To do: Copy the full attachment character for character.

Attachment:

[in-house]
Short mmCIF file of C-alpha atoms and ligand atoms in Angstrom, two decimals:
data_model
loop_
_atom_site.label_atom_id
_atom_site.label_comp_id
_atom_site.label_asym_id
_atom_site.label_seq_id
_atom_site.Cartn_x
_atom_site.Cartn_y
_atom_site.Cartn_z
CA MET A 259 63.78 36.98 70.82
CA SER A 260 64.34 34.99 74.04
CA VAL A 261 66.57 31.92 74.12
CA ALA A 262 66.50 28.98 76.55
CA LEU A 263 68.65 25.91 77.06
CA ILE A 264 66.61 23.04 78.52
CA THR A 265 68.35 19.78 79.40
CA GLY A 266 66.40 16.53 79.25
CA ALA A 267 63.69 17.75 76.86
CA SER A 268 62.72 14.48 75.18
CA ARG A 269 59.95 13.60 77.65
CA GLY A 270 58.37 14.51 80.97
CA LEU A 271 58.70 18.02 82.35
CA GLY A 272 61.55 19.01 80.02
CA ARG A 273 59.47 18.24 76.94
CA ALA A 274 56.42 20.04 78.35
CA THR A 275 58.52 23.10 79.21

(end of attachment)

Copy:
[in-house]
Short mmCIF file of C-alpha atoms and ligand atoms in Angstrom, two decimals:
data_model
loop_
_atom_site.label_atom_id
_atom_site.label_comp_id
_atom_site.label_asym_id
_atom_site.label_seq_id
_atom_site.Cartn_x
_atom_site.Cartn_y
_atom_site.Cartn_z
CA MET A 259 63.78 36.98 70.82
CA SER A 260 64.34 34.99 74.04
CA VAL A 261 66.57 31.92 74.12
CA ALA A 262 66.50 28.98 76.55
CA LEU A 263 68.65 25.91 77.06
CA ILE A 264 66.61 23.04 78.52
CA THR A 265 68.35 19.78 79.40
CA GLY A 266 66.40 16.53 79.25
CA ALA A 267 63.69 17.75 76.86
CA SER A 268 62.72 14.48 75.18
CA ARG A 269 59.95 13.60 77.65
CA GLY A 270 58.37 14.51 80.97
CA LEU A 271 58.70 18.02 82.35
CA GLY A 272 61.55 19.01 80.02
CA ARG A 273 59.47 18.24 76.94
CA ALA A 274 56.42 20.04 78.35
CA THR A 275 58.52 23.10 79.21